Theme Of Irony In The Story Of An Hour

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“The Story of an Hour” is a story that was set in the late 19th century written by Kate Chopin. She uses irony to present an unheard view of marriage. The story is initially written to have you think that poor Louise, having heart trouble, learns of the devastating news that her husband has been tragically killed. Thinking that Louise is heartbroken by the death of her husband, you suddenly see that she strangely cries “free! Body and soul free!” (525) You are intrigued to know why Louise would be joyful seeing that her husband has died. By the end of the story you see the irony that she doesn’t die of happiness, but rather dies of sorrow knowing that she isn’t free anymore. In “The Story of an Hour,” Kate Chopin uses strong irony to emphasize her theme of the unhappiness of marriages during this time. Irony is evident throughout the story, rather than the last five paragraphs, as irony plays out in the sense that, after learning about Brentley’s death, Louise retreats and becomes joyful. “She did not stop to ask if it were or were not a monstrous joy that held her” (525). This situation is ironic because Brently is Louise’s husband. Consequently, Louise should ordinarily be sad at the death of her…show more content…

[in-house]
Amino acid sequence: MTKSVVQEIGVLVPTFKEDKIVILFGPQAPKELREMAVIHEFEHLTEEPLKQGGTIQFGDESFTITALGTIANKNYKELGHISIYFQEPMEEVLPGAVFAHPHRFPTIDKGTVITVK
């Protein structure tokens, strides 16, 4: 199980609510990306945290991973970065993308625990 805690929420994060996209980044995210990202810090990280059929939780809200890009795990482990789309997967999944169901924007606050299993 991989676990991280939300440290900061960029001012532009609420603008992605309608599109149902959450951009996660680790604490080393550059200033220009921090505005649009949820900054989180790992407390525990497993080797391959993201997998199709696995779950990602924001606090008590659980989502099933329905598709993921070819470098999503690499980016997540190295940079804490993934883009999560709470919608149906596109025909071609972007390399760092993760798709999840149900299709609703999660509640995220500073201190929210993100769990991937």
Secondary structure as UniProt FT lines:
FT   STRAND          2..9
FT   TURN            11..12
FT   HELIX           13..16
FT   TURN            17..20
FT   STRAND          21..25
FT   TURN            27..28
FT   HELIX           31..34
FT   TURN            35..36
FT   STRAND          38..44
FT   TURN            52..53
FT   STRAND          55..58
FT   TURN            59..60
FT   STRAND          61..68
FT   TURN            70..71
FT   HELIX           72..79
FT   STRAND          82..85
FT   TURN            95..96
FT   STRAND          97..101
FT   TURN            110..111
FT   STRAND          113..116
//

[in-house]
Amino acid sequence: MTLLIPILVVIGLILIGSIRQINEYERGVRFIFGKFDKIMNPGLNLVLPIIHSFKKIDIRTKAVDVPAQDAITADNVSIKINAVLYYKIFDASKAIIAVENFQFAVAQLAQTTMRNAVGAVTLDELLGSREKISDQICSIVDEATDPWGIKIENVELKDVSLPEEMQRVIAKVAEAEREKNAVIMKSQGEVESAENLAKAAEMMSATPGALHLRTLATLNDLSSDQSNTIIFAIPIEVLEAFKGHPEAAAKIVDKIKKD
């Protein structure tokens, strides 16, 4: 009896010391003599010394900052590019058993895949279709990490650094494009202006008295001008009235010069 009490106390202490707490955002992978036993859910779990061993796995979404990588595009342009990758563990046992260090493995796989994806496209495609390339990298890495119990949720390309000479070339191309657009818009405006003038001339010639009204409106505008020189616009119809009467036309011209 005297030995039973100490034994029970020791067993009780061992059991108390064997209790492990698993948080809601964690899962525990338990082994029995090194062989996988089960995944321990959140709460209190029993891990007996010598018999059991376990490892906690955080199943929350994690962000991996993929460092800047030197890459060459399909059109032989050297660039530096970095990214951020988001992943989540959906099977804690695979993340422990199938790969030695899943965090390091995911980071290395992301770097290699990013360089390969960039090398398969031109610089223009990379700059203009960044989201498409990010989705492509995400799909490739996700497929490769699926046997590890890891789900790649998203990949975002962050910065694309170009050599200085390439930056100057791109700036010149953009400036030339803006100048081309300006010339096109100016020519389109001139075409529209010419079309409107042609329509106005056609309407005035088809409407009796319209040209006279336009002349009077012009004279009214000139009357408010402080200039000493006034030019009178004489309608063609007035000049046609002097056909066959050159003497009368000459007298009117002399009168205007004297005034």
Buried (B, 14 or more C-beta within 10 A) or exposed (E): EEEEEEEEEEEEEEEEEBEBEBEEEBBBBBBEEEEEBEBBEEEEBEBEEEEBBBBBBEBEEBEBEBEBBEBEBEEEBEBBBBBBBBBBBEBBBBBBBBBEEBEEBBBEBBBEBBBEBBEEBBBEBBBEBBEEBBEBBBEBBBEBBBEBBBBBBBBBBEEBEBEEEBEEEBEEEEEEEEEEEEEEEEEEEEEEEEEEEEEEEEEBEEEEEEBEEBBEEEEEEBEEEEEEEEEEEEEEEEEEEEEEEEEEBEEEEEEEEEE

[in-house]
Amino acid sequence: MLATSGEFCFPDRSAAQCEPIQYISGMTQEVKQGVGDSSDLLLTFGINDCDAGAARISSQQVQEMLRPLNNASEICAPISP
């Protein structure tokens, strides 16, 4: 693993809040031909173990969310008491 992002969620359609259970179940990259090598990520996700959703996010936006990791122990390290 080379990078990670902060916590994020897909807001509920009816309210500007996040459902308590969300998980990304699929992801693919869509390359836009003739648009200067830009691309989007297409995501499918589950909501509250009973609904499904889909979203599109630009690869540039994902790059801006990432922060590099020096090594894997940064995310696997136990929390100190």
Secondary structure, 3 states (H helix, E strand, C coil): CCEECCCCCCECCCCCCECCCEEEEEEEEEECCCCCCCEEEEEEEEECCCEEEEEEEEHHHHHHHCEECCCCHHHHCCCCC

Into this she sank…” (524) The open window symbolizes the freedom that has been afforded to her. By sinking into the armchair, she is trying to find comfort in not having her husband in her life anymore. As she looks out of the open window, seeing her true self, she hears birds singing which is a happy sound leading one to be hopeful of what good things are to come. This story is also successful because it shows irony in that the other characters are concerned for her heart troubles but don’t know that she died from sorrow. She thought that she was free from her husband’s will, but she died from heart troubles because she was so sad that her husband returned home
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